Protein Never in Mitosis Gene A Interacting-1 (PIN1) is an enzyme that regulates transcription, and turnover of mRNA and proteins. PIN1 is a cis-trans peptidyl-prolyl isomerase that contains an amino-terminal domain, the tryptophan-tryptophan (WW) domain, which is characterized by two tryptophan residues separated by 22 amino acids that can bind to phosphorylated serine- or threonine-proline sequences in substrate proteins. PIN1 also isomerizes this motif with its carboxy-terminal catalytic domain. Isomerization of the phosphorylated serine- or threonine-proline motif has a significant effect on conformation of many phospho-proteins. The conformational switching catalyzed by PIN1 allows it to regulate transcription factors, mRNA stabilization factors, and the susceptibility of a growing list of proteins to post-translational modifications and proteases.
Previously, we found that depletion of PIN1 and treatment with a calpain inhibitor each reduced the degradation of inducible nitric oxide synthase (iNOS) in murine aortic endothelial cells (MAEC) stimulated with E. coli endotoxin (LPS) and interferon-γ (IFN). PIN1 bound to iNOS suggesting that it might directly regulate the sensitivity of iNOS to calpain. PIN1 may also regulate expression of inflammatory proteins by an effect on calpain.
Cyclooxygenase (COX)-2 is induced by LPS, IFN, and other factors in endothelial cells cultured from various organs and species. Elevated endothelial COX-2 may contribute to vascular pathogenesis. This enzyme is also significant for endotoxin action as COX-2 knockout mice are resistant to LPS-induced inflammation and death. COX-2 has a relatively short half-life, indicating that turnover may effectively control its expression. While COX-2 and iNOS can be degraded by several processes, calpain inhibitors are known to suppress cleavage of iNOS and COX-2.
The purpose of this investigation was to determine whether PIN1 regulates the expression of COX-2, which is induced by LPS and IFN in MAEC. It was hypothesized that PIN1 would associate with COX-2 and that depletion of PIN1 would enhance its induction in MAEC. The impact of PIN1 depletion on calpain activity was also determined.
MAEC were cultured from aortas of mice in accordance with the Guide for the Care and Use of Laboratory Animals from the U.S. National Institutes of Health. As described previously, cells were transduced with short hairpin RNA (shRNA) to knockdown (KD) PIN1 or with an inactive mutant sequence (Control), and selected for stable modification. This produced KD MAEC with approximately 15% of the level of PIN1 protein found in Control and non-transduced MAEC.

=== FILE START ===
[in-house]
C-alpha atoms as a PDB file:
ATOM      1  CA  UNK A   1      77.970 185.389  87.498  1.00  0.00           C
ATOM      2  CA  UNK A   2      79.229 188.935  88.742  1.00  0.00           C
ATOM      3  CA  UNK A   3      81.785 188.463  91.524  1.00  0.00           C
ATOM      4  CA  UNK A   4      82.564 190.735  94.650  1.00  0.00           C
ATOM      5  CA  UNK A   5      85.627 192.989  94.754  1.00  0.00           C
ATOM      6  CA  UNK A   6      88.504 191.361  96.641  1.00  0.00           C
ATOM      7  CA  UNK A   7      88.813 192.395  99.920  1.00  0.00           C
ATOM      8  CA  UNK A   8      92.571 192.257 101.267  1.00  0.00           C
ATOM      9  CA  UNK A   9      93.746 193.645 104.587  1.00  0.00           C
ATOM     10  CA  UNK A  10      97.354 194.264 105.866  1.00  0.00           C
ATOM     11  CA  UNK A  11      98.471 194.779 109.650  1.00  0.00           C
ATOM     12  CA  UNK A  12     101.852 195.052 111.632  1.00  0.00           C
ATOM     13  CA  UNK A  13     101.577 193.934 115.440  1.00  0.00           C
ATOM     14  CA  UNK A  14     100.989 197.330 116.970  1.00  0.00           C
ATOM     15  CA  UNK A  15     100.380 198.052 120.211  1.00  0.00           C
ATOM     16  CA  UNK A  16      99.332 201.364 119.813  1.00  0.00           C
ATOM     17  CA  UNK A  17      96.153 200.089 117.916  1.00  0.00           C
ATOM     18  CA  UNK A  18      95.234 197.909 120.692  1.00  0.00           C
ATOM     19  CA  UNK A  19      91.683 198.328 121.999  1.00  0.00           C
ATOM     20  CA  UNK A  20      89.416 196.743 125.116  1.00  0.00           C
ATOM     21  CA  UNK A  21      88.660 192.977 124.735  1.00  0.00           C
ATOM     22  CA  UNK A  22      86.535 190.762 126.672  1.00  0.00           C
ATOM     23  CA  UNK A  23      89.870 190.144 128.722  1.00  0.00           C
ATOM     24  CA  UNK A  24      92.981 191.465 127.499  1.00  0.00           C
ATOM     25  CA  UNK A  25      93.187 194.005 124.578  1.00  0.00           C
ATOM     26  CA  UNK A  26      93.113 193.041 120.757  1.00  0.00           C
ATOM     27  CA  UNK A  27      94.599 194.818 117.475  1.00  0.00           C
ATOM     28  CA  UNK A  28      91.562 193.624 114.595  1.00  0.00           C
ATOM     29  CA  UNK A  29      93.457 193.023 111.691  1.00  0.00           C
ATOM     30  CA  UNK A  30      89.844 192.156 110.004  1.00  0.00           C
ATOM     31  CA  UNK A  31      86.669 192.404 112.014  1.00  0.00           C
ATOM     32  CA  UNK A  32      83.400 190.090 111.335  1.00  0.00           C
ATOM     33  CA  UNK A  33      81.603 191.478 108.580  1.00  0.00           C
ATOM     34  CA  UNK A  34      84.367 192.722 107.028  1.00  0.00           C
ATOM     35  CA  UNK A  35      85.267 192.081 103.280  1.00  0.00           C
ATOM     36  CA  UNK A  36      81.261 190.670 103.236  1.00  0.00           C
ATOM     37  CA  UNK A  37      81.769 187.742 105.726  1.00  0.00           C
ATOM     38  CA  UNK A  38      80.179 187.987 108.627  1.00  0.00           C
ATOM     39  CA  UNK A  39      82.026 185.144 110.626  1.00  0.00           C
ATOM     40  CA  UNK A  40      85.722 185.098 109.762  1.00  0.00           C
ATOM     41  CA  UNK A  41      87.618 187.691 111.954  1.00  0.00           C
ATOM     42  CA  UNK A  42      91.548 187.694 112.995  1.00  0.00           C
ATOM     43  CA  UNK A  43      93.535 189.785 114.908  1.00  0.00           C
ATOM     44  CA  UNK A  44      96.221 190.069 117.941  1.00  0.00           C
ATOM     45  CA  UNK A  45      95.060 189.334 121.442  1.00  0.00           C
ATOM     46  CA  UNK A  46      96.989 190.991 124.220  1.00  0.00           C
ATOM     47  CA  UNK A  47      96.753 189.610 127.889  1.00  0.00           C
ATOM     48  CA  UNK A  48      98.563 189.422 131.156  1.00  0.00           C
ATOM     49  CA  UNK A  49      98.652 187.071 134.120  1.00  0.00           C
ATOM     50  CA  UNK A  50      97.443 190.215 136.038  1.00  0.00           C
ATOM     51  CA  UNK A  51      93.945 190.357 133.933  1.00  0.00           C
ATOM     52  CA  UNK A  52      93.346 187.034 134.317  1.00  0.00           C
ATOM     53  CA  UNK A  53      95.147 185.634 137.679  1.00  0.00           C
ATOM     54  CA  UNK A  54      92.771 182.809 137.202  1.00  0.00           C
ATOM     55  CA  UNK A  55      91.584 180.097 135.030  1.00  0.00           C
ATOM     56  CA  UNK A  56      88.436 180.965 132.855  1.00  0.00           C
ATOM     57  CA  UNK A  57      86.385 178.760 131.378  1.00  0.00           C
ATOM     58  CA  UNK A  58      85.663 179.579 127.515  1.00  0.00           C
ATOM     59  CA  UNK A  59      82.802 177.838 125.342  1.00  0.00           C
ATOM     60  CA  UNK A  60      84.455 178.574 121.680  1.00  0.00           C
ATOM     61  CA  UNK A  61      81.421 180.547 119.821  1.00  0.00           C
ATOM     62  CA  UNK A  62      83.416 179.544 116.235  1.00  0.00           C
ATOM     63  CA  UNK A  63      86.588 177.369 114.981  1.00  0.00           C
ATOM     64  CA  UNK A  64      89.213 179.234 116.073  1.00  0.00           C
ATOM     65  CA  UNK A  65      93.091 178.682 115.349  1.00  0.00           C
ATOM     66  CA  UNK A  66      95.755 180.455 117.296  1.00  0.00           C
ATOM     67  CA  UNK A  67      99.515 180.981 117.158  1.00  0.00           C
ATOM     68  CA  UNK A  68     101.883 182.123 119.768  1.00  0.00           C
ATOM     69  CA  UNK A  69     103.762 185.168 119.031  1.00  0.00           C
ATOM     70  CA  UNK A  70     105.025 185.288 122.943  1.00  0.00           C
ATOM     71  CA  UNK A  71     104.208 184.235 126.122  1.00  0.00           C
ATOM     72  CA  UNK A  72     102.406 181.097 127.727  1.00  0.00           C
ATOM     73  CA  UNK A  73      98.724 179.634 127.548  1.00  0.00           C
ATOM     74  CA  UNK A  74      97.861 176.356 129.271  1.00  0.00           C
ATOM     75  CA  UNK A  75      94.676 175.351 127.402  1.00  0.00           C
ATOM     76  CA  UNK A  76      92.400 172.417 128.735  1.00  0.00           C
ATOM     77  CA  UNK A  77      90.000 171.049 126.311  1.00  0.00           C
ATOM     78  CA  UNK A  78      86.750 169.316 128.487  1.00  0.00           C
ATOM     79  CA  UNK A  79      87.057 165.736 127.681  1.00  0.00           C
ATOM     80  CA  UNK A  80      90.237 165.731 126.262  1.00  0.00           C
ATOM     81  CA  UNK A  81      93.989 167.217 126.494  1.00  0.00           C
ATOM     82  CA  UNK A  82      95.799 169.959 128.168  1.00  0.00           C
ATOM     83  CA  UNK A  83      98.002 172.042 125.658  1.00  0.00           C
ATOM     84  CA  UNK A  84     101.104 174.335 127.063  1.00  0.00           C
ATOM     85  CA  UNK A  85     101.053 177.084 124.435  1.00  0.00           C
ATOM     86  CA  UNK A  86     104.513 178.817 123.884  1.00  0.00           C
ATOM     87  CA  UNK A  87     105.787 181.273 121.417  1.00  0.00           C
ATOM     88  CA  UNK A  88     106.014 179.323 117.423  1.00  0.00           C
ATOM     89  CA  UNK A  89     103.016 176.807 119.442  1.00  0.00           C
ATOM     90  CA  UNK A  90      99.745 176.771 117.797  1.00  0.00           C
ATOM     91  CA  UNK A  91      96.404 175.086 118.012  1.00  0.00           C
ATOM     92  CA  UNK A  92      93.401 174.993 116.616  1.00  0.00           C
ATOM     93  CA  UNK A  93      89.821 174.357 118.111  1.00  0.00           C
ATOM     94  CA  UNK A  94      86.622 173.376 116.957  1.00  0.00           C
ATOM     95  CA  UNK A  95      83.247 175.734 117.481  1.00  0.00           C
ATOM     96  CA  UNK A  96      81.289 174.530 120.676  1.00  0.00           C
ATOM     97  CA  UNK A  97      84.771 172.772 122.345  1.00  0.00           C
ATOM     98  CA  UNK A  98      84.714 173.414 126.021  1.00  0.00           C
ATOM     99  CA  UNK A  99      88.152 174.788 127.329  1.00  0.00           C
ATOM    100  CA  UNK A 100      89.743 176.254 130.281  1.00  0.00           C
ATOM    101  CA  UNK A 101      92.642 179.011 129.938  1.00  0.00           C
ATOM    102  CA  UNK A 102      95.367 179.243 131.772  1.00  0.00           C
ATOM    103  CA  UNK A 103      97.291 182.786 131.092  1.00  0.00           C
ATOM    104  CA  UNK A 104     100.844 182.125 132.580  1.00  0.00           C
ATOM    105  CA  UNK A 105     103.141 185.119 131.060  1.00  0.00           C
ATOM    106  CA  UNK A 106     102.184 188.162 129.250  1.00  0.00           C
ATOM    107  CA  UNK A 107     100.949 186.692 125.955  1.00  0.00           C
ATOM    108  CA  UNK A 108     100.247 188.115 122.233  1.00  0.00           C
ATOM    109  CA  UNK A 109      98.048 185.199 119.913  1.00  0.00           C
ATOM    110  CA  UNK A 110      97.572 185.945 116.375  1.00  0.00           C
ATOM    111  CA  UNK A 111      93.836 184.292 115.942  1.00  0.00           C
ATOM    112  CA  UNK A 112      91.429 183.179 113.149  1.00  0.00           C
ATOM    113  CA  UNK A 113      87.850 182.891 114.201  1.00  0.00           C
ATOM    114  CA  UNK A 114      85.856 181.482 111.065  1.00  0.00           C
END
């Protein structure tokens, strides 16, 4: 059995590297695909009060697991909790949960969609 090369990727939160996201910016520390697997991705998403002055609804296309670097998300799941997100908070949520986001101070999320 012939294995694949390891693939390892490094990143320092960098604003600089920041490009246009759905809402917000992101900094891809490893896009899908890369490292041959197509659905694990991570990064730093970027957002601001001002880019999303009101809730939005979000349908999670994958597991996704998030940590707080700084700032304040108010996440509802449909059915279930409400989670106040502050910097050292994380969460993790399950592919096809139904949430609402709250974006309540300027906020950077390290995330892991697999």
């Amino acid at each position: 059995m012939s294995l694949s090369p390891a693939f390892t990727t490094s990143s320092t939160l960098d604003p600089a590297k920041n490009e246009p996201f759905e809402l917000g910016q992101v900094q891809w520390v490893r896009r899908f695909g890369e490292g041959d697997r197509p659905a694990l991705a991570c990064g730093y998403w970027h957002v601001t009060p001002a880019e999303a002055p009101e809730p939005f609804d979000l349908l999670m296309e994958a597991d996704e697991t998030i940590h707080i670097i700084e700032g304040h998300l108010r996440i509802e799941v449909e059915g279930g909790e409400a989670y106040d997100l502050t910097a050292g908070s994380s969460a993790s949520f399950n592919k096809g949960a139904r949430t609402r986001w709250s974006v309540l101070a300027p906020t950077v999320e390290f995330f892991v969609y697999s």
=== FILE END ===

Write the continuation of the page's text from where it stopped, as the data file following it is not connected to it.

KD and Control MAEC were incubated in Dulbecco's minimum essential medium/0.5% fetal bovine serum for 18 h, and then treated with medium or 10 μg LPS and 20 ng IFN per ml, and other agents for various times. zVF or PD150606 were added 1 h before LPS/IFN to inhibit calpain. Ninety μg cycloheximide/ml was used to inhibit protein synthesis after induction of COX-2 with LPS/IFN. COX-2-dependent prostaglandin E2 production was measured after incubating cells with LPS/IFN for 24 h. Cells were then incubated in fresh medium containing 20 μM arachidonic acid, LPS, IFN and the COX-1 selective antagonist, SC-560 (1 μM), with or without the COX-2 selective antagonist, NS-398 (10 μM). The medium was collected after 2 h and stored at -80 degrees C. Prostaglandin E2 was measured by competition enzyme-linked immunosorbent assay in comparison with prostaglandin E2 standard by the manufacturer's instructions.
RNA was extracted with Trizol, precipitated, and dissolved in water. cDNA was produced from 3 μg of RNA. cDNA was amplified by polymerase chain reaction for β-actin as described previously, and for COX-2. COX-2 primers were sense, 5'-CCG GAC TGG ATT CTA TGG TG, and antisense, 5'-AGG AGA GGT TGG AGA AGG CT from Genbank accession BC052900, producing a 263 base pair product. Half of each reaction was electrophoresed in 1% agarose. Gels were imaged and analyzed after ethidium bromide staining.
Immunoprecipitation, glutathione s-transferase pulldown, and Western blotting
As previously described, cells were washed, sonicated in lysis buffer, and protein concentration was measured. For western blotting, 12 μg of sample protein were denatured and separated on 4–20% Tris-gylcine, SDS-polyacrylamide gels and transferred to nitrocellulose. For immunoprecipitation, 500 μg of cell lysate protein was incubated with 5 μg anti-PIN1 antibody and protein G agarose. For pulldown, glutathione S-transferase or glutathione S-transferase-PIN1 fusion protein was added to 500 μg of cell lysate protein and glutathione-sepharose. Samples were then denatured for electrophoresis and western blotting. Blots were immunostained and imaged on X-ray film by enhanced chemiluminescence. Films were scanned and digital images of proteins were analyzed.
Calpain activity was measured as described by Tompa et al.. Cells were washed with and scraped in 1 ml of ice-cold PBS, and collected by centrifugation (1500 × g, 2 min at 4°C). Collected cells were resuspended in 100 mM Tris-HCl, 5 mM EDTA, 1 mM dithiothreitol, 5 mM benzamidine, 0.5 mM phenylmethylsulfonyl fluoride, and 10 mM β-mercaptoethanol, and sonicated four times for 10 s at 4°C with 1 min pauses in between. The lysate was centrifuged at 15,000 × g for 20 min at 4°C to remove the cell debris. Calpain activity was measured with the fluorogenic calpain substrate, [4-((4-(dimethylamino)phenyl)azo)benzoic acid, succinimidyl ester]-threonine-proline-leucine-lysine~serine-proline-proline-proline-serine-proline-arginine-[5-((2-aminoethyl)amino)naphthalene-1-sulfonic acid]. The reaction mixture contained 40 μg protein and 15 mM calcium in 50 μl of buffer (10 mM HEPES, 150 mM NaCl, 1 mM EDTA, 5 mM benzamidine, 0.5 mM phenylmethylsulfonyl fluoride, 10 mM β-mercaptoethanol, pH 7.5). The reaction at 30°C was started by adding substrate to 100 μM. The initial velocity of increasing fluorescence, using 320 nm excitation and 480 nm emission, was determined.